Commissioner for financial stability, financial services and capital markets union Jonathan Hill has recently revealed details of the capital markets union (CMU) and rather than offering a way out of economic stagnation, this bundle of measures unfortunately risks repeating the same errors made prior to the crisis.
It also diverts political energy from what the European Union really needs, a new start. This would require strengthening the traditional relationship-based banking model, stringent financial sector regulation as well as serious public investment to kick-start a broad-based recovery and facilitate private investment.
"Rather than offering a way out of economic stagnation, [CMU] unfortunately risks repeating the same errors"
Only after the damage austerity has caused will enterprises demand credit and banks will feel safe lending again as a 'real' economic recovery takes hold.
The commission claims CMU should close the capital market gap between the EU and the US but this is comparing apples and oranges. European industry has traditionally been more reliant on local banking than the capital markets as companies are on average smaller and the market is more fragmented along national and legal lines.
Given the higher costs of capital market financing for small and medium-sized enterprises, the current banking-based model serves the EU economy well. Local and regional banks also help to limit systemic risks in the financial sector through reduced complexity and interconnectedness.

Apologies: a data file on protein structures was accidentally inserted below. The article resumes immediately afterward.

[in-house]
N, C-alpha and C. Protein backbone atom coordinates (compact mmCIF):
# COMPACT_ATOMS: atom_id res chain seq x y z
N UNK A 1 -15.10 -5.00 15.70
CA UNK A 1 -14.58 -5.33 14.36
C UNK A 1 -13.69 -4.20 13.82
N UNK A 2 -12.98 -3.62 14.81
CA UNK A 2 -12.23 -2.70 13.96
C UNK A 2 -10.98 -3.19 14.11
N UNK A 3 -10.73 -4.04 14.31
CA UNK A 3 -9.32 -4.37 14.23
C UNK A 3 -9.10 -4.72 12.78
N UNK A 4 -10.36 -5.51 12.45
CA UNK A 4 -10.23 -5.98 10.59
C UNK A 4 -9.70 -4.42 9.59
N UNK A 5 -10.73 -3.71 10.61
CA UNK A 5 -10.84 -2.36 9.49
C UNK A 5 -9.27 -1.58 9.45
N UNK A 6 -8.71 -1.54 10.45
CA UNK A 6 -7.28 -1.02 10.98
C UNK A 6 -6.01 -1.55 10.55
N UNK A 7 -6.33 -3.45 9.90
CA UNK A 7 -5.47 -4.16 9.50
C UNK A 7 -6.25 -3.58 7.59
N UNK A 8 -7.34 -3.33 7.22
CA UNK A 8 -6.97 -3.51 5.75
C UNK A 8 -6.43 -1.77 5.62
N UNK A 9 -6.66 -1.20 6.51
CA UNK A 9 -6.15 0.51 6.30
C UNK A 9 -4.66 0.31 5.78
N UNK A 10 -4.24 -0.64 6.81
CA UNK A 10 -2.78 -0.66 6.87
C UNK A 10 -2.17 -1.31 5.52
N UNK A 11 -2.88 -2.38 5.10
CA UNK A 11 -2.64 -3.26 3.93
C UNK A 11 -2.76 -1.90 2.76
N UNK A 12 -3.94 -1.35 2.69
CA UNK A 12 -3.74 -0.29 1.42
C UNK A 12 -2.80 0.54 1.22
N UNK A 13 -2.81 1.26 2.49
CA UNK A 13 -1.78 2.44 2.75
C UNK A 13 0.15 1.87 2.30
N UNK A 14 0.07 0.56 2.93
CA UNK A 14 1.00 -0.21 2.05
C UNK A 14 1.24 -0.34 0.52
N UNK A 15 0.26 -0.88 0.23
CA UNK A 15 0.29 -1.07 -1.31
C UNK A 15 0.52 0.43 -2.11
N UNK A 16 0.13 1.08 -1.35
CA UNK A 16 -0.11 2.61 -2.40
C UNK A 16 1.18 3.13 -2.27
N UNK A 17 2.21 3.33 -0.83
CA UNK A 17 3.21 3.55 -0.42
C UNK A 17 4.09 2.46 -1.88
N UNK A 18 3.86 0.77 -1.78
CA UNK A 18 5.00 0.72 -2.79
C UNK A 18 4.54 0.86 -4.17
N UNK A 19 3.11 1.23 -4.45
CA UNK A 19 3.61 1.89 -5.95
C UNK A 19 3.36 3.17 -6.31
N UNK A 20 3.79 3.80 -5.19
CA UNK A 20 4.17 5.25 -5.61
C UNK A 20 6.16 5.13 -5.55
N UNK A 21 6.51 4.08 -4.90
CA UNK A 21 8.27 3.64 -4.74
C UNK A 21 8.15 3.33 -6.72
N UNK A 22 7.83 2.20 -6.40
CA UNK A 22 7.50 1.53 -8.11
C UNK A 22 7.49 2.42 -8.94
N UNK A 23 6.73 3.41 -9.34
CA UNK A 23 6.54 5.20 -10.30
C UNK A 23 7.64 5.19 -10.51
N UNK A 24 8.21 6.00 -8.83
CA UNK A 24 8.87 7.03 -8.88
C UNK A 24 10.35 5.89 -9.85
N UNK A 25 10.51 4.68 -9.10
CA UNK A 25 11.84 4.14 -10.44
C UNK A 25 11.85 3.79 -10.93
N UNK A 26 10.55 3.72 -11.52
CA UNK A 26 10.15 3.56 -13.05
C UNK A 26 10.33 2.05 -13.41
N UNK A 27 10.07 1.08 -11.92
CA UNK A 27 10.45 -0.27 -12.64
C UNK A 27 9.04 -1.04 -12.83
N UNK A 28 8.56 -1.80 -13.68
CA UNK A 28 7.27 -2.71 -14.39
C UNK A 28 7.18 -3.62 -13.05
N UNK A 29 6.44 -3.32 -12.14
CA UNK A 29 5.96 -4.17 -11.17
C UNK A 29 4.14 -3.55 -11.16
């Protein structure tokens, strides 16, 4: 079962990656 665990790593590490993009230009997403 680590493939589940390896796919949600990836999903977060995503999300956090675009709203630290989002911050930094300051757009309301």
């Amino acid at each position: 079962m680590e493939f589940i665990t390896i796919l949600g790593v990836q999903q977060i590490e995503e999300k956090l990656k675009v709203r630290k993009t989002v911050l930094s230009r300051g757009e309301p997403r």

Moreover, despite the arguments of CMU proponents, improved growth in the US is grounded in expansionary fiscal policies as well as dealing swiftly with the banking crisis rather than the structure of the financial market. To the contrary, most studies find that the relative size of the financial market beyond a certain threshold negatively affects growth.
What should be welcomed, however, is the revision of the prospectus directive in order to strengthen financial consumer protection. I would also welcome if investors chose to use their long-term liabilities for market making where they accept the risk of holding a certain number of shares of a particular security in order to facilitate trading in that security.
Simple and transparent securities, such as bonds have a limited role to play in the financing of the real economy and endless securitisation chains have proved toxic in the crisis.
The pooling and repackaging of credit has increased uncertainty, complexity and created conflicts of interest as well as the risk of contagion. The commission claims to facilitate the growth of the market with the proposed CMU. However, this seems to rely on the European central bank (ECB) regularly buying securities to provide liquidity. If those papers were really as safe as Hill promises, they should find plenty of willing private investors.
Of far more significance is that EU policy is strangling investment through austerity programmes and deficit and debt ceilings while, in the financial sector, sound deposit and lending operations still subsidise 'systemically important' casino banks. To ignite growth and create new jobs in the EU, these impediments to investment have to be resolved.
Public investments should be partially financed by ECB-backed bonds via the European investment bank. The structural reform of banks should remove the implicit subsidy for market speculation by separating core banking from investment banking, therefore recovering the 'hidden tax' on lending to the real economy. CMU is therefore the wrong medicine for combating this ill.